Most Rev. Gregory Ebo Kpiebaya, Emeritus Archbishop of Tamale, has urged Political Parties to ensure that the 2016 elections do not become ‘do or die affair’ but rather an opportunity to guard and sustain the democratic gains the nation had chalked since 1992.
He cautioned them against the using of foul means to win elections, saying that the winner has a responsibility to be moderate in their celebrations in order not to hurt the loser and thereby disturb the peace and stability of the country.
In an interview at his residence in Tamale, the Archbishop Emeritus recalled that the Ghana Catholic Bishops’ Conference (GCBC) had established a desk for Politicians but they had failed to attend meetings.
He advised Catholic Politicians to practice and see politics as a vocation by living their faith as light and salt of the world.
“We have Catholic Politicians in Parliament, in Political Parties; indeed everywhere in public life and they should always be guided by the Biblical quotation from Matthew 6:33 -Seek ye first the Kingdom of God and all others shall be added unto you”.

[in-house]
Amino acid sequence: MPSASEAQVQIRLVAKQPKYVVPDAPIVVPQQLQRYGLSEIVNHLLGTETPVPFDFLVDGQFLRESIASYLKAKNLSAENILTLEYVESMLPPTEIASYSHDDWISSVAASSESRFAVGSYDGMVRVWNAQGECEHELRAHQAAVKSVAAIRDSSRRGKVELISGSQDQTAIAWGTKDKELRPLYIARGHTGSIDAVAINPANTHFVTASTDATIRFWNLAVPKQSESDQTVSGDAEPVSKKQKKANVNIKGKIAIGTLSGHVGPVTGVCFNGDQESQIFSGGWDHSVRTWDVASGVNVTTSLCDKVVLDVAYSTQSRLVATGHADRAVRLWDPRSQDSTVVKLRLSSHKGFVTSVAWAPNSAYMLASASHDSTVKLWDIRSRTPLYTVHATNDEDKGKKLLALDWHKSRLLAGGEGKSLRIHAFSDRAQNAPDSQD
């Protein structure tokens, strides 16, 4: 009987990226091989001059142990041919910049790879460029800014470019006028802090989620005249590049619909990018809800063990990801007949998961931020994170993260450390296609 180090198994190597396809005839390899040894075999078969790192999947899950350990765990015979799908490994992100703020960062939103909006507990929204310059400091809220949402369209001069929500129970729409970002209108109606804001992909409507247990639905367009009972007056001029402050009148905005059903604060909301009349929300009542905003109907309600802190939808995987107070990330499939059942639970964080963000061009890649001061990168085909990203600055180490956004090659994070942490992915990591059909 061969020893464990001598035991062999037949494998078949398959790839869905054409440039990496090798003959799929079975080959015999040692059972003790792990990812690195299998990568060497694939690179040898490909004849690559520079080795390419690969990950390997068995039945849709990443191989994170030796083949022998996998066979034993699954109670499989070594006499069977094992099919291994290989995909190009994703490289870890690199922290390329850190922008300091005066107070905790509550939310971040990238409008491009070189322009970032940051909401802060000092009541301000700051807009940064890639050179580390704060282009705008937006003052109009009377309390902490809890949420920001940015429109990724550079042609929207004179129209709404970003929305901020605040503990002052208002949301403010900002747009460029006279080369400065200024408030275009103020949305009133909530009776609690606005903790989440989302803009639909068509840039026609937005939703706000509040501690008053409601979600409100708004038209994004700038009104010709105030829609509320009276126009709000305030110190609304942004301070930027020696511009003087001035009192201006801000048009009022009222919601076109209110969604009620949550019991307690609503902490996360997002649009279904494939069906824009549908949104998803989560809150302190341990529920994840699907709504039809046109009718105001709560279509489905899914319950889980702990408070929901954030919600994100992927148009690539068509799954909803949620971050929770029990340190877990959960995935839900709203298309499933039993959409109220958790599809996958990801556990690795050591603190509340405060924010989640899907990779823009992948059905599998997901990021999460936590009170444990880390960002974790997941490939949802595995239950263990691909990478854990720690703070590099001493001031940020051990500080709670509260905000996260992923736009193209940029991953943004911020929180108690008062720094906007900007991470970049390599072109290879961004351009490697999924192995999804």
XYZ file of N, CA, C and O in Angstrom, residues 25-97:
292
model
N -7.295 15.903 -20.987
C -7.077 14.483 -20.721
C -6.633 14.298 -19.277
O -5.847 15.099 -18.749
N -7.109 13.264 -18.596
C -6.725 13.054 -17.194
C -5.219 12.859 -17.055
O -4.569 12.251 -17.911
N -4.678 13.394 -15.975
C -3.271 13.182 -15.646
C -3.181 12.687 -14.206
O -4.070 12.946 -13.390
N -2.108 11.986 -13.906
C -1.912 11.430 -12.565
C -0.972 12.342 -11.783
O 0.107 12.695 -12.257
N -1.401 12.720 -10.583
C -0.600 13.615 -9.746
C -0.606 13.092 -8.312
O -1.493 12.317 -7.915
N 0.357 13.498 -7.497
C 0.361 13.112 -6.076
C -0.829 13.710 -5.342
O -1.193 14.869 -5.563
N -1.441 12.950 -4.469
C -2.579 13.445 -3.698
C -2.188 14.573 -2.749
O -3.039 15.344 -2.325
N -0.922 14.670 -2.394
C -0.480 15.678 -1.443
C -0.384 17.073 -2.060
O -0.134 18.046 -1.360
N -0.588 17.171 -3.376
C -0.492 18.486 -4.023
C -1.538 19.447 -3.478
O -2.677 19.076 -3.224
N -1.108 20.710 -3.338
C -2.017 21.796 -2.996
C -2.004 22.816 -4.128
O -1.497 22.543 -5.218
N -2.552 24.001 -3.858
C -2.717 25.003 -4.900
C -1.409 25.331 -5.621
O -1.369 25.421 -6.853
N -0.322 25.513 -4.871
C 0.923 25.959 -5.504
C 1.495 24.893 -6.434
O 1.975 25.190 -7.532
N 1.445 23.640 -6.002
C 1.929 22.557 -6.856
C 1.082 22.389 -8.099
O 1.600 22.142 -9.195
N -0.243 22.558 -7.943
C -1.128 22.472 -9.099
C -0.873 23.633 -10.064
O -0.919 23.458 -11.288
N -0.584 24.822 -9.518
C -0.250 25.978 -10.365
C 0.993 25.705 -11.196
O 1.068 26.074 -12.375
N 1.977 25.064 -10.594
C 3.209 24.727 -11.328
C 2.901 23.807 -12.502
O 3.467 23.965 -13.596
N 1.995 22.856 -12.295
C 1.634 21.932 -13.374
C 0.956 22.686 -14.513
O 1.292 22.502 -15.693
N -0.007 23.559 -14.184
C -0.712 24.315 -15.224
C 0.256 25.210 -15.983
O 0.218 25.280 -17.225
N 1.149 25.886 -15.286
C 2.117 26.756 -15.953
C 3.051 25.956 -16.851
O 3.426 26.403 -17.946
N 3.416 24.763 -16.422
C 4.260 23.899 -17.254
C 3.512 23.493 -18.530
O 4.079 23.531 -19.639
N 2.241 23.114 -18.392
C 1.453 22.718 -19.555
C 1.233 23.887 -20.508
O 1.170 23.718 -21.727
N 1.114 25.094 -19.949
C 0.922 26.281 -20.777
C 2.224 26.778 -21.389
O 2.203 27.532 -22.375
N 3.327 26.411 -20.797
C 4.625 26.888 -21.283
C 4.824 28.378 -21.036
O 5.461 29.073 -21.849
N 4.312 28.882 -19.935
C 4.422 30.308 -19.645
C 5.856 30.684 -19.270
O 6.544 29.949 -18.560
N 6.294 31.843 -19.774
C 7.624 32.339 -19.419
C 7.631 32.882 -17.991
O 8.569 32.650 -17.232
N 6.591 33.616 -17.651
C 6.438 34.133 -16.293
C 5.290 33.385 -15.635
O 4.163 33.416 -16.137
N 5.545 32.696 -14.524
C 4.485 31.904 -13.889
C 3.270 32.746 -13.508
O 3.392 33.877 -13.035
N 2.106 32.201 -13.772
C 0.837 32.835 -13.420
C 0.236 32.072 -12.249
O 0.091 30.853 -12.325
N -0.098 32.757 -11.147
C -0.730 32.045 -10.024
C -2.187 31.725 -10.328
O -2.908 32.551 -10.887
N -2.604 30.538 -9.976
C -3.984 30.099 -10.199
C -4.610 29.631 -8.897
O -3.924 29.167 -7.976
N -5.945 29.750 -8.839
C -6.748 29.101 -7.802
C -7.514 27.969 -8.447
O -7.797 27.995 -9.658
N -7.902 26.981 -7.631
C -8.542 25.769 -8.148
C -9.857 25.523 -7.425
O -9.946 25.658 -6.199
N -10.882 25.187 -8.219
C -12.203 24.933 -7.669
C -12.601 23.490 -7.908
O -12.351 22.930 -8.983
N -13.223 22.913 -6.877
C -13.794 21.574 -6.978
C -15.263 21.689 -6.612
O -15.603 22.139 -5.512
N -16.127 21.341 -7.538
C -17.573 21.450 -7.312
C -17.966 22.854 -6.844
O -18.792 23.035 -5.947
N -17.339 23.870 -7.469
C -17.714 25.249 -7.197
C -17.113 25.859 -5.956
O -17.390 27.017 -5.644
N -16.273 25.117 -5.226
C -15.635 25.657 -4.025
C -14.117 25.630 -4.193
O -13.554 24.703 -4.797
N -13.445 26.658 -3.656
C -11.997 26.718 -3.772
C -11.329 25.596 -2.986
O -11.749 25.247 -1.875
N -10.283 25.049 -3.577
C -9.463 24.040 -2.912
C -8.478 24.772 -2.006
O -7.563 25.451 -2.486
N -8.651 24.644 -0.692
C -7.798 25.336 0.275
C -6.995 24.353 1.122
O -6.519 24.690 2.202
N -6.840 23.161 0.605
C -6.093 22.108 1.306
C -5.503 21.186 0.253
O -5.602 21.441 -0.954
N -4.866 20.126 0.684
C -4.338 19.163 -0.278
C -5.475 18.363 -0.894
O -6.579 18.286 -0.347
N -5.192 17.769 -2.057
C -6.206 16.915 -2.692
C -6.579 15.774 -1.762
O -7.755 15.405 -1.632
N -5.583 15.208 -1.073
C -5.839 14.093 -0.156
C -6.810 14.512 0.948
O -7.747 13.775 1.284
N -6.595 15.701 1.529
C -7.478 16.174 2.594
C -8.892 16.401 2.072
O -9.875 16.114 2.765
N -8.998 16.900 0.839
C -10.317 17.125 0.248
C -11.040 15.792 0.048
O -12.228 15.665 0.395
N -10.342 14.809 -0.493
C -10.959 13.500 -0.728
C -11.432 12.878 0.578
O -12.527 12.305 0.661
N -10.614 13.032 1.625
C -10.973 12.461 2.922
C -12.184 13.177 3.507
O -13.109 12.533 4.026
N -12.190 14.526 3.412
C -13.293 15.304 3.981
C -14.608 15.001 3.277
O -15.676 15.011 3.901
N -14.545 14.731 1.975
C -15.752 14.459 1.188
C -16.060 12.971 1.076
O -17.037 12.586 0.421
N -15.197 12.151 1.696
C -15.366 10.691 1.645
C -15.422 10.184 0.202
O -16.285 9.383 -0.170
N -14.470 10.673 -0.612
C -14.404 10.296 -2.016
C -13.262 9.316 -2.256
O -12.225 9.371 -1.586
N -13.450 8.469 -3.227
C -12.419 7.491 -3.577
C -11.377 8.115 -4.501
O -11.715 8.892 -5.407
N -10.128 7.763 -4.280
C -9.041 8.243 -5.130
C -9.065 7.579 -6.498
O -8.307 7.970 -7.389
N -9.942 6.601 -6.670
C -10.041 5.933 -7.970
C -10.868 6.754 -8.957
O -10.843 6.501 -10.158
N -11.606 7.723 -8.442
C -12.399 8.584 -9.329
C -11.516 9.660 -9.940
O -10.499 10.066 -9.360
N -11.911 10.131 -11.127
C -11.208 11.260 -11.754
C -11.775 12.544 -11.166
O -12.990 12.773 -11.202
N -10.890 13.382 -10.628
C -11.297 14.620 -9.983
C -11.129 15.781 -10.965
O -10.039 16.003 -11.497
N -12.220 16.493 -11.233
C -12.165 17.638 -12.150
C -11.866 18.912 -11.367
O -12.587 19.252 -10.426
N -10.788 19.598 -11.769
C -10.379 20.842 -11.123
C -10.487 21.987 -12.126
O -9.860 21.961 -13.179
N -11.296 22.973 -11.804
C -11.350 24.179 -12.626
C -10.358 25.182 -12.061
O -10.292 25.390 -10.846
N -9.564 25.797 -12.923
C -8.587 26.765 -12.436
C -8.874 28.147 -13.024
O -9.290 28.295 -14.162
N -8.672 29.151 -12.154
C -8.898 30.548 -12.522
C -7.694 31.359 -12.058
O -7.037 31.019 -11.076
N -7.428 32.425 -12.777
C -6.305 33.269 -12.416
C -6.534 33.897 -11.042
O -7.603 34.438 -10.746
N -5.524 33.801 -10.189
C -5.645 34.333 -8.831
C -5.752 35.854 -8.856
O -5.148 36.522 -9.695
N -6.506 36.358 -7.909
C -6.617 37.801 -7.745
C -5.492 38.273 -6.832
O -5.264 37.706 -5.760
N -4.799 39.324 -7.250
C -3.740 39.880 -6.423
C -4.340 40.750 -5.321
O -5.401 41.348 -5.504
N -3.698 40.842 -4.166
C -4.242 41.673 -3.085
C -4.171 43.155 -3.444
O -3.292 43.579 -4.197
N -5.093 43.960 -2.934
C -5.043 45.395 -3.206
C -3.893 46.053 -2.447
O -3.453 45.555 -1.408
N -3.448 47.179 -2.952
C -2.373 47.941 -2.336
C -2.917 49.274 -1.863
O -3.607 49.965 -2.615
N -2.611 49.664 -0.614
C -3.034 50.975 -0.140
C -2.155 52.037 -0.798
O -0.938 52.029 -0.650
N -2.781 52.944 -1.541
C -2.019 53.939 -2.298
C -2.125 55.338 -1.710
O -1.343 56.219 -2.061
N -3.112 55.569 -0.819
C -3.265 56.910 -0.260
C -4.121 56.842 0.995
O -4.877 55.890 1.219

Commenting on the economic situation in Ghana, he said it appeared there wasno end of sight to the downturn situation, stressing that it could not be blamed solely on Government, noting that “All of us citizens have a duty to work harder to generate wealth for the good of all.”
He noted that “Everybody wants to eat the cake but does not want to take part in baking it”, lamenting that some people and Churches also spent too much time in prayer instead of working to create the much needed wealth.
He called for vigorous fight against the twin evil of bribery and corruption that had plagued society.
The Archbishop Emeritus praised the family system in Ghana but said it lacked Catechises which was affecting the current generation leading to its breakdown.
“Indeed, there is hope for the family because Pope Francis and his predecessor, Benedict XVI, have all demonstrated keen interest in matters affecting the family.
He cited “regular Catechises, reviving the now dormant Family Counselling Bureau that once existed in Parishes and the Christian Family Movement when I was Bishop of Wa which among others fostered family prayers and thereby closer family union.”
This the Archbishop said was key to reviving the apparently dwindling family system in Ghana.”